Fear of driving affects many aspects of ones life, from personal to professional.  Driving phobias may develop suddenly.  Driving phobia (a specific phobia)  typically leads to high levels of anxiety if the feared situation is confronted. 

Specific phobia is an intense fear of anxiety related to something specific, or an activity, or a situation.  And this fear is extreme in comparison to the actual reality of the danger.  Persons of interest avoid the situation (driving in this case) and take measures for alternative arrangements.

Causes of phobias may be genetic, or direct learning (e.g. being in a car accident).  Fear may also continue due to unhelpful thoughts (e.g. over-estimating opportunities of harm, or beliefs that maintain thoughts to the phobia).  

Avoidance is also often used, but prevents opportunities to challenge beliefs that contribute to fear, and to develop coping skills to manage anxiety.  

Sometimes being in an accident may make you want to say “I’m never driving again”, but I would like to say “Get driving as soon as you can”.

Some phobias do not have an obvious cause.

There are a number of things that may lead to a fear of driving:

  1. A past negative experience e.g. driving in storms, getting lost, being involved in road rage…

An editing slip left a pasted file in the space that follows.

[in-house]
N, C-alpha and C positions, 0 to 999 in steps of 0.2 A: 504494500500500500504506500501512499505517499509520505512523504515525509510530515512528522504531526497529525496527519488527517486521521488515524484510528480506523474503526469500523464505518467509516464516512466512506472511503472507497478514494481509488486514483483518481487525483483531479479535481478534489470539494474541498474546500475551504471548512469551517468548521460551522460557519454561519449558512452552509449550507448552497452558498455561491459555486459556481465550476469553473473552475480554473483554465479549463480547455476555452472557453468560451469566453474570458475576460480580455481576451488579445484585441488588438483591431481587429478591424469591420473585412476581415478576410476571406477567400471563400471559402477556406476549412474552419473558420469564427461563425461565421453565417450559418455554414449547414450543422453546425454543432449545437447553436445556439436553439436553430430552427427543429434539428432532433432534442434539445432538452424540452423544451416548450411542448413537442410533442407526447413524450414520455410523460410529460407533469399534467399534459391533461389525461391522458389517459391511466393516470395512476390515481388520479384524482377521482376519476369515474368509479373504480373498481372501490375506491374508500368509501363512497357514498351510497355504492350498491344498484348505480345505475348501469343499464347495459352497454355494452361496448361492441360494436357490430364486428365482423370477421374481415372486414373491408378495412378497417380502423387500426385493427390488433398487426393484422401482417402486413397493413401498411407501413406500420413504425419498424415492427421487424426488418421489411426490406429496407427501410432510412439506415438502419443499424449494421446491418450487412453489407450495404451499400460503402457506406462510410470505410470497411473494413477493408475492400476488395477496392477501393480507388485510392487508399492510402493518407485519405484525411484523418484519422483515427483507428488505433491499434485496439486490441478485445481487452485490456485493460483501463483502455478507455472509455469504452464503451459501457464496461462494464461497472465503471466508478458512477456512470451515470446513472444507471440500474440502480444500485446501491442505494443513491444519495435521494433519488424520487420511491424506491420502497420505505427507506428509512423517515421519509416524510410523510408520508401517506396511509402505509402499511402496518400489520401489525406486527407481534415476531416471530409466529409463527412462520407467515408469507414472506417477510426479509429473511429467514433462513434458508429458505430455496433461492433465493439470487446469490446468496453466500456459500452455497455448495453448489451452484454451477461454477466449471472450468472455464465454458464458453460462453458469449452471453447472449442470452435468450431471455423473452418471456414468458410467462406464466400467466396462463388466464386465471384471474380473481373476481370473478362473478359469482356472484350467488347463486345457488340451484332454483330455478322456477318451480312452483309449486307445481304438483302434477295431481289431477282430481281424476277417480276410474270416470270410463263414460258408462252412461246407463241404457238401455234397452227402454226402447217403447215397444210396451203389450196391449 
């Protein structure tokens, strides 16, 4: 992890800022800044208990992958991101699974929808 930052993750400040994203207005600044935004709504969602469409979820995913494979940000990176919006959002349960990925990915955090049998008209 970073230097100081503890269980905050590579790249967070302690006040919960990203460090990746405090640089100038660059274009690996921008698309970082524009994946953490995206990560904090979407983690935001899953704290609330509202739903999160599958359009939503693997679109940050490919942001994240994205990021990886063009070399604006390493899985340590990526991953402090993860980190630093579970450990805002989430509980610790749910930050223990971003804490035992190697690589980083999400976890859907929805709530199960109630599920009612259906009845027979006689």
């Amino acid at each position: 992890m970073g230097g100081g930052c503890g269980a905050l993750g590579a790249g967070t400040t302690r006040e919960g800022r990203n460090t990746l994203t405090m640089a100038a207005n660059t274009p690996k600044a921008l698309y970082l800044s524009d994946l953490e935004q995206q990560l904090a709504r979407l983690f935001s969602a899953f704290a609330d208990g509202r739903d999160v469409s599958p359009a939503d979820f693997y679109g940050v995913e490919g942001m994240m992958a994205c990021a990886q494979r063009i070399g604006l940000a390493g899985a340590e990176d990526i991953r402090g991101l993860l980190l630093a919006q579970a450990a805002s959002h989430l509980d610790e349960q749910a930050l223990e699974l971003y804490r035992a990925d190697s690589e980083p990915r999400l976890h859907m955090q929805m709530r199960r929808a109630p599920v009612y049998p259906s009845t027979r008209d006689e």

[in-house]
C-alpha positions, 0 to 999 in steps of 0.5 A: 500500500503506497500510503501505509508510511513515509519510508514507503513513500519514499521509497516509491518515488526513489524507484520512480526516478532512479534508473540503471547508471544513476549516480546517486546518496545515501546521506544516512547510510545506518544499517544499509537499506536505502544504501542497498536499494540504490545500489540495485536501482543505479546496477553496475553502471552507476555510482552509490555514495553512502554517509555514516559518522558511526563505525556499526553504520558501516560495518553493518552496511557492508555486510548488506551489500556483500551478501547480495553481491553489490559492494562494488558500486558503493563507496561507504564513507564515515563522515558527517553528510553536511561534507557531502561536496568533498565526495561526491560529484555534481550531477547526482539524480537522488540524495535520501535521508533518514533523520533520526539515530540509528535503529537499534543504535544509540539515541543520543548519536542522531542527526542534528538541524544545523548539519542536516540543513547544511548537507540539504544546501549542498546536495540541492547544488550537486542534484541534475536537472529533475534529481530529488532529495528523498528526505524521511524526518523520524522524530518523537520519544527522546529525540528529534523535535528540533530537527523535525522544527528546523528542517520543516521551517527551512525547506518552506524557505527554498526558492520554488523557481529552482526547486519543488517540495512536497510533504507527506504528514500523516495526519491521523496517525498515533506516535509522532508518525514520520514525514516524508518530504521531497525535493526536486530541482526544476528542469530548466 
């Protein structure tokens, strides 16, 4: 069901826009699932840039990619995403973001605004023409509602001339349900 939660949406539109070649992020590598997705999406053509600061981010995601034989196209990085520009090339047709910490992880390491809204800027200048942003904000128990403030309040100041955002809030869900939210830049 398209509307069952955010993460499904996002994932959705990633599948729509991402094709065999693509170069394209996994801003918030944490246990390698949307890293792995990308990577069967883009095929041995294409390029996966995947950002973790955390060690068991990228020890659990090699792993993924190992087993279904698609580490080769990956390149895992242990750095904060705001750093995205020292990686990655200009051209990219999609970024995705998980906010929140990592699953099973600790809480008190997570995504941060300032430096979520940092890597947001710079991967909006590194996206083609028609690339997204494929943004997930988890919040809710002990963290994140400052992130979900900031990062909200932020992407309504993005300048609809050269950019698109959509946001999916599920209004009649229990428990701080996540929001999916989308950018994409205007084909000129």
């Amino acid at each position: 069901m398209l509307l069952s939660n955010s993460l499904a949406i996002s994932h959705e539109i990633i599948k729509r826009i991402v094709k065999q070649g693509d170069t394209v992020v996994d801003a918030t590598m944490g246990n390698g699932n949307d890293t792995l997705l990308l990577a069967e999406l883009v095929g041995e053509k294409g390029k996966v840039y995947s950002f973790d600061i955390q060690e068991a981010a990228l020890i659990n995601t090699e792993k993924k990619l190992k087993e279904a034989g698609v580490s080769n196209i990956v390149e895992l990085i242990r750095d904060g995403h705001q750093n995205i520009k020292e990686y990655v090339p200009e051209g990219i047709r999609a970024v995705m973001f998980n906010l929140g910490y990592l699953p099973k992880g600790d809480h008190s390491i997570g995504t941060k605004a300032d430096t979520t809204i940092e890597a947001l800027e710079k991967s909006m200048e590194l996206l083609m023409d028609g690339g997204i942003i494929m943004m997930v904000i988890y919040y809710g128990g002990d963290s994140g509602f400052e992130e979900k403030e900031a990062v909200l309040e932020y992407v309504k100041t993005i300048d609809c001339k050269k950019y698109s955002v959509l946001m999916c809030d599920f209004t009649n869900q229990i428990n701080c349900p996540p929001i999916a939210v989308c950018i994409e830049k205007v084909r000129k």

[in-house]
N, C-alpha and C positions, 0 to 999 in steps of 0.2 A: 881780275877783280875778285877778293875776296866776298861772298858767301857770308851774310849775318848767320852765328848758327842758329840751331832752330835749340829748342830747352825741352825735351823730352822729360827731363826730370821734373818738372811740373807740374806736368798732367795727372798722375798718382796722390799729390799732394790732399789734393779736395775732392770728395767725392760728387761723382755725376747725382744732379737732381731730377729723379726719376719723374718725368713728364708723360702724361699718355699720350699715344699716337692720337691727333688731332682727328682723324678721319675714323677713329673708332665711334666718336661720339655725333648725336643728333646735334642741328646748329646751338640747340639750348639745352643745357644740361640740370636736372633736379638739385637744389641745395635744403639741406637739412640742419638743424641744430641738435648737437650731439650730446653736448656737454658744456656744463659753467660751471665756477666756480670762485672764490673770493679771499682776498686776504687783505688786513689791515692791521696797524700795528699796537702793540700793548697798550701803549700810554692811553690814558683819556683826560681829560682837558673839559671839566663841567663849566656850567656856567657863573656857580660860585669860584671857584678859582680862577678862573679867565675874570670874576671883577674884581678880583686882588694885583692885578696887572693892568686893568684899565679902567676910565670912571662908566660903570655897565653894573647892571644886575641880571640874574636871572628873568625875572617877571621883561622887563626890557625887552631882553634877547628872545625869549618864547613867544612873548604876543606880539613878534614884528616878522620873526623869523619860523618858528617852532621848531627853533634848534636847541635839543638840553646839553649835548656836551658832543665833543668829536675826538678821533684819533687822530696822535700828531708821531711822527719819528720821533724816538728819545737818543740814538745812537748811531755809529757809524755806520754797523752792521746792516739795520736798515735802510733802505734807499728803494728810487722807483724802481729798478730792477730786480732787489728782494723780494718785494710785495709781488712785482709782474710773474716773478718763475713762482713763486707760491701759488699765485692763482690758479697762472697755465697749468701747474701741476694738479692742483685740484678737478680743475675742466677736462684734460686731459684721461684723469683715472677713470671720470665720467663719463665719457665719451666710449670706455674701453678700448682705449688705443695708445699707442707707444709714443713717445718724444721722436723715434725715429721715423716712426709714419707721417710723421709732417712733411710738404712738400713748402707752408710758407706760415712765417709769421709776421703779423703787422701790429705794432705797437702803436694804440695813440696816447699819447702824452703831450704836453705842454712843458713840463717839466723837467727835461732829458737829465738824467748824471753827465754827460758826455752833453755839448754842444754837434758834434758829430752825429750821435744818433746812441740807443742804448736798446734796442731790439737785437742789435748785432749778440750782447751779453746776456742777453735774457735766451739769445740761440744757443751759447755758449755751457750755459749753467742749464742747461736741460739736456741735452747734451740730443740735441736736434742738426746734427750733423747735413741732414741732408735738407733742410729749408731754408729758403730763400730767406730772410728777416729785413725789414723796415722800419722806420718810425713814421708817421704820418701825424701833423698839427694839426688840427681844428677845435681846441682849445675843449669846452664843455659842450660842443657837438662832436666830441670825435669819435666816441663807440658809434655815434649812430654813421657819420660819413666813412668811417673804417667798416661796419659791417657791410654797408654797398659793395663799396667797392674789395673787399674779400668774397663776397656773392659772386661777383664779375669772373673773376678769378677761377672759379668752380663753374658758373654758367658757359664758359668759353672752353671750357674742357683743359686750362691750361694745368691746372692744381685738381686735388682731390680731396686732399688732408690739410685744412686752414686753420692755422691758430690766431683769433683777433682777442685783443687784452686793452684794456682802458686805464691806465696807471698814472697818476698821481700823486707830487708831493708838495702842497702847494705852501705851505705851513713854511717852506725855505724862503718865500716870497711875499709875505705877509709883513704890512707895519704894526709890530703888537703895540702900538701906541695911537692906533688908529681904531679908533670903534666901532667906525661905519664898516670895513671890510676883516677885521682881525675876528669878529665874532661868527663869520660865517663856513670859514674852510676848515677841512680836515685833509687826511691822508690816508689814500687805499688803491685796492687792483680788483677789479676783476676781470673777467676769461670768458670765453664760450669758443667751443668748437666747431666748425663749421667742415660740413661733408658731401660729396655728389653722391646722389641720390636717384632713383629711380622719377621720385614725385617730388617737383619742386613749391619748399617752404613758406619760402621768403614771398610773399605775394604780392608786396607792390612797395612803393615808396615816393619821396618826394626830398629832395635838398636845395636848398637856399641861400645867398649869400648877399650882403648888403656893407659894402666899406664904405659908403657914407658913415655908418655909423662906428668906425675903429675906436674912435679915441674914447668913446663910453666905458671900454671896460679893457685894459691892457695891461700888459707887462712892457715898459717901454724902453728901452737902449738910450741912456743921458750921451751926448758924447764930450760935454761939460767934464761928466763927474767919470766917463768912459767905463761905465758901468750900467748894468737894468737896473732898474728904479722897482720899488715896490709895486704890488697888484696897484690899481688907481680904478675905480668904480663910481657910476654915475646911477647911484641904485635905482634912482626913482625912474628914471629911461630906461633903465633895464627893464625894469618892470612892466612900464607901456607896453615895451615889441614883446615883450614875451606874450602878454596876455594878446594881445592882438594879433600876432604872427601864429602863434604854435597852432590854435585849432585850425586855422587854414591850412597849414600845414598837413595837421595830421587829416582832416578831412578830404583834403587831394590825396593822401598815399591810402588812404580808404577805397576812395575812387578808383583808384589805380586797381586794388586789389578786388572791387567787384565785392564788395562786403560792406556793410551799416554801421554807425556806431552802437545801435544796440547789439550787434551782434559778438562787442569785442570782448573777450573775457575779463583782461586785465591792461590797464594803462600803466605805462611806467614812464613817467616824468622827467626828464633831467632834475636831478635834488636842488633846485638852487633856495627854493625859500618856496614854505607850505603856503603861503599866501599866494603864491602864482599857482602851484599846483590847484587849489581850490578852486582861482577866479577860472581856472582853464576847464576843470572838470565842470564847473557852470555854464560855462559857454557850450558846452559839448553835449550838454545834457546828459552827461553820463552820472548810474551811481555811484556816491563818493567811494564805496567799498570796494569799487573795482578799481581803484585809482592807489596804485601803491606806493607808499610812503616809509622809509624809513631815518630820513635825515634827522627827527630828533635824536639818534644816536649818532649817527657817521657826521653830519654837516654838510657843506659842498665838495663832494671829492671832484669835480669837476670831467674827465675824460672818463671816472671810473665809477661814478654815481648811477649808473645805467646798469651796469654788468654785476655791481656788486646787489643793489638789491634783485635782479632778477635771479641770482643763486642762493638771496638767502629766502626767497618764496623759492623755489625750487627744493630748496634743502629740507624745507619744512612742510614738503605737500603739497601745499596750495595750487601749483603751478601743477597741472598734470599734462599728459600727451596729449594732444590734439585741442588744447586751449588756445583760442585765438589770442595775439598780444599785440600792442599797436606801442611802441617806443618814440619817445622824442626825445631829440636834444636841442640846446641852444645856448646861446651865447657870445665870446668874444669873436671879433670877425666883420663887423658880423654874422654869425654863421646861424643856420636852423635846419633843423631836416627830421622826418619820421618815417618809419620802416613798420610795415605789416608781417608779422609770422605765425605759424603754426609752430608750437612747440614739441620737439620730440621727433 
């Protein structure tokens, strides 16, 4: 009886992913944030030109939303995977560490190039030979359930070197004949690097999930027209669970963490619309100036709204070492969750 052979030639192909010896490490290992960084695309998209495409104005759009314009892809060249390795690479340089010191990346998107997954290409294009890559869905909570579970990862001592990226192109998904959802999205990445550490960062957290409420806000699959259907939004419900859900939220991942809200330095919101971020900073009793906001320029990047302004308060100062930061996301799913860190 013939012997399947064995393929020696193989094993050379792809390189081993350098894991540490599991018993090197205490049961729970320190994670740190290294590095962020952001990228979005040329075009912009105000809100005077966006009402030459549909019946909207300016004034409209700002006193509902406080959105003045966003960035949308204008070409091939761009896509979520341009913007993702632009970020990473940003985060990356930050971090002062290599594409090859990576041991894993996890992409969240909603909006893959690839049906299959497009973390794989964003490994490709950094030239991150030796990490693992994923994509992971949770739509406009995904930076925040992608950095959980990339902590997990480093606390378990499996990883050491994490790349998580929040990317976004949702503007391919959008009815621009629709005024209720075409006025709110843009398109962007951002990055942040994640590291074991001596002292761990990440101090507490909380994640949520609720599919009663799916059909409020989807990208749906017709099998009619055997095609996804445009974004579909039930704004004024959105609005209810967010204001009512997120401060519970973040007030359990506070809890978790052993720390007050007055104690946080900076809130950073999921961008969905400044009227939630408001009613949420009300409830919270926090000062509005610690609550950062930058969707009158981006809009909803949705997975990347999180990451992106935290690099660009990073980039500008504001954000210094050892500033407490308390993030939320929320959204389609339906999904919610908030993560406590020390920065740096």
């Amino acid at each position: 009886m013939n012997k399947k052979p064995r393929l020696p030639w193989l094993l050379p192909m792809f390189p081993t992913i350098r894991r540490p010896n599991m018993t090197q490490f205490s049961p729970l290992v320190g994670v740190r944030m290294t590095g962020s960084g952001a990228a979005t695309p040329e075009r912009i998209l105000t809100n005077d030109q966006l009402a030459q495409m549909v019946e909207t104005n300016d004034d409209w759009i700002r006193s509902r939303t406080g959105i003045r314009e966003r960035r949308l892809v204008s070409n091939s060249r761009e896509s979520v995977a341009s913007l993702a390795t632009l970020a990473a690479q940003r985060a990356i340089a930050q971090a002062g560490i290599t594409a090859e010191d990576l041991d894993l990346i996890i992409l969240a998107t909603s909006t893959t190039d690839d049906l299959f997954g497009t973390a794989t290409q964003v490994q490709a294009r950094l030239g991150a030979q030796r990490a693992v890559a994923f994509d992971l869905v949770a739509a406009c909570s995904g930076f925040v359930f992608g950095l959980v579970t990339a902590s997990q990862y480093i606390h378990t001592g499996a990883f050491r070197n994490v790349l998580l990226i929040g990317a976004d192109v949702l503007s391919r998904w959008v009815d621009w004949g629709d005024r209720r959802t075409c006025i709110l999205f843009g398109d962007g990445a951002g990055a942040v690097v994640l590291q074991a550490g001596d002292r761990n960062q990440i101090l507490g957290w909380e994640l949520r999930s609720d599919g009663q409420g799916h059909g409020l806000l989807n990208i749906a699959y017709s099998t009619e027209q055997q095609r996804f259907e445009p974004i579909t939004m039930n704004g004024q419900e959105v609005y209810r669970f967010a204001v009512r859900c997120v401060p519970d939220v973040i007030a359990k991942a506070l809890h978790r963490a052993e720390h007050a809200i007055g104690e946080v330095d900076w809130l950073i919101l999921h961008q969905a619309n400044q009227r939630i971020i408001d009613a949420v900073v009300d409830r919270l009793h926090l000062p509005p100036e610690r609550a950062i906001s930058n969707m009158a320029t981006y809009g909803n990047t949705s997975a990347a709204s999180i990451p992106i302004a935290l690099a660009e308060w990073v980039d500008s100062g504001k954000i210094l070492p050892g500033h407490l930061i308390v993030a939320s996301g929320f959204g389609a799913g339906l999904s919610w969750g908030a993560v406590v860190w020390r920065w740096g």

1. Not being in your comfort zone whilst driving e.g. having to go somewhere unfamiliar, and  asking “what if’s… what if I get lost, what if I cant find parking?”
  1. Fear of suffering an anxiety attack and being stuck /trapped e.g being stuck in traffic.  Do you have strategies you use when you are having a panic?  Get to know your personal symptoms of your panic attacks…
  1. Fear of severe accidents which may cause fatalities e.g. Fear of speeding and losing control of the car.  Get to know what your worries are.  Anxiety symptoms make it difficult to trust yourself to drive safely.
  1. Fear of an exaggerated danger such as fatalities.  Your imagination (if you have driving phobia) can create the most horrible crashes….but always know they are in your mind.

So to get moving past that anxiety point…

I like using Cognitive Behavioural Therapy (CBT).  Here we look at helping identify and challenge unhelpful thoughts.  CBT can be used alone or with exposure therapy.

Be specific and really identify your fear.

Write down all the reasons you wish to get rid of this fear.



To overcome any fear, you needexposure… yes you must face the fear, and yes you need lots of motivation to do this.  

Exposure can be very effective.  This involves confronting the fear without engaging in any avoidance or escape strategies.  Exposure will teach your body to decrease anxiety naturally and the feared consequences of the phobia will unlikely occur.

Consider starting with exposure in a controlled environment and directly confronting the fear through activities which lead to increasing levels of the fear and anxiety.  This usually continues until the most anxiety provoking situation has been practiced well.

So is this the time now to deal with the thoughts that are causing your physical symptoms? 

Is it time to learn new skills to relax your body, and generate some peace in your mind? 

Take charge and gain control again.


So just like a famous title that I have come across … feel the fear and do it anyway.

At least start with a small step.

Always remember to drive safely. Click here for a great article on how to drive safely

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